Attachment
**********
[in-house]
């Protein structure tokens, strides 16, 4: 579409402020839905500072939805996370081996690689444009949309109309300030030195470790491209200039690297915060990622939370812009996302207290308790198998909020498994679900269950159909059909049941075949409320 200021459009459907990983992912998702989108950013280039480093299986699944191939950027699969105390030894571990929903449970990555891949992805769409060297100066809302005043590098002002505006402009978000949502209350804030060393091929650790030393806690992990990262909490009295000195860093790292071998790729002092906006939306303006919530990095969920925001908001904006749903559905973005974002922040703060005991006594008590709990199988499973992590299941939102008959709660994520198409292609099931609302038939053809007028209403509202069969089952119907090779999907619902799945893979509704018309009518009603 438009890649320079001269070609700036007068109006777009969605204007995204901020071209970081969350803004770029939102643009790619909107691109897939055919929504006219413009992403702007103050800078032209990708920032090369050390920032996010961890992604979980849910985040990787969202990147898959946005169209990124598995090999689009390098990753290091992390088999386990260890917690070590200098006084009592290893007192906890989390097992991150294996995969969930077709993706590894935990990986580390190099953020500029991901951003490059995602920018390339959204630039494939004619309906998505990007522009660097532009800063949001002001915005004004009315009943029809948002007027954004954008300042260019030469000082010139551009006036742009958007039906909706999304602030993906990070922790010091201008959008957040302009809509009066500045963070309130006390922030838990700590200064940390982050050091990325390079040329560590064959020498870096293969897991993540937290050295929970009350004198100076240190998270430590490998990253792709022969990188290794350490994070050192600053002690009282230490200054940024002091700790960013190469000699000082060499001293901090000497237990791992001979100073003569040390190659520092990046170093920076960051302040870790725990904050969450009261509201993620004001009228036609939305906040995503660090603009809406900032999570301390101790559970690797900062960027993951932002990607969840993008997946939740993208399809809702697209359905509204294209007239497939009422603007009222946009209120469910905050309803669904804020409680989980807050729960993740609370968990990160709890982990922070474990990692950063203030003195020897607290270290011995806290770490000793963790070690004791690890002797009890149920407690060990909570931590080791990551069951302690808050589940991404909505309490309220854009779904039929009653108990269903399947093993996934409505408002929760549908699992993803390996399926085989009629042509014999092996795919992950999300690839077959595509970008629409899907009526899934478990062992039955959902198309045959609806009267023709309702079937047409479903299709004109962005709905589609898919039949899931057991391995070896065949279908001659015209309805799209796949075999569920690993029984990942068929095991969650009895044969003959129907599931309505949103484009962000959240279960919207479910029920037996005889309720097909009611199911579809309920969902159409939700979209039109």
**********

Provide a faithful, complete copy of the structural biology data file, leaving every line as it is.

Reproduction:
[in-house]
């Protein structure tokens, strides 16, 4: 579409402020839905500072939805996370081996690689444009949309109309300030030195470790491209200039690297915060990622939370812009996302207290308790198998909020498994679900269950159909059909049941075949409320 200021459009459907990983992912998702989108950013280039480093299986699944191939950027699969105390030894571990929903449970990555891949992805769409060297100066809302005043590098002002505006402009978000949502209350804030060393091929650790030393806690992990990262909490009295000195860093790292071998790729002092906006939306303006919530990095969920925001908001904006749903559905973005974002922040703060005991006594008590709990199988499973992590299941939102008959709660994520198409292609099931609302038939053809007028209403509202069969089952119907090779999907619902799945893979509704018309009518009603 438009890649320079001269070609700036007068109006777009969605204007995204901020071209970081969350803004770029939102643009790619909107691109897939055919929504006219413009992403702007103050800078032209990708920032090369050390920032996010961890992604979980849910985040990787969202990147898959946005169209990124598995090999689009390098990753290091992390088999386990260890917690070590200098006084009592290893007192906890989390097992991150294996995969969930077709993706590894935990990986580390190099953020500029991901951003490059995602920018390339959204630039494939004619309906998505990007522009660097532009800063949001002001915005004004009315009943029809948002007027954004954008300042260019030469000082010139551009006036742009958007039906909706999304602030993906990070922790010091201008959008957040302009809509009066500045963070309130006390922030838990700590200064940390982050050091990325390079040329560590064959020498870096293969897991993540937290050295929970009350004198100076240190998270430590490998990253792709022969990188290794350490994070050192600053002690009282230490200054940024002091700790960013190469000699000082060499001293901090000497237990791992001979100073003569040390190659520092990046170093920076960051302040870790725990904050969450009261509201993620004001009228036609939305906040995503660090603009809406900032999570301390101790559970690797900062960027993951932002990607969840993008997946939740993208399809809702697209359905509204294209007239497939009422603007009222946009209120469910905050309803669904804020409680989980807050729960993740609370968990990160709890982990922070474990990692950063203030003195020897607290270290011995806290770490000793963790070690004791690890002797009890149920407690060990909570931590080791990551069951302690808050589940991404909505309490309220854009779904039929009653108990269903399947093993996934409505408002929760549908699992993803390996399926085989009629042509014999092996795919992950999300690839077959595509970008629409899907009526899934478990062992039955959902198309045959609806009267023709309702079937047409479903299709004109962005709905589609898919039949899931057991391995070896065949279908001659015209309805799209796949075999569920690993029984990942068929095991969650009895044969003959129907599931309505949103484009962000959240279960919207479910029920037996005889309720097909009611199911579809309920969902159409939700979209039109």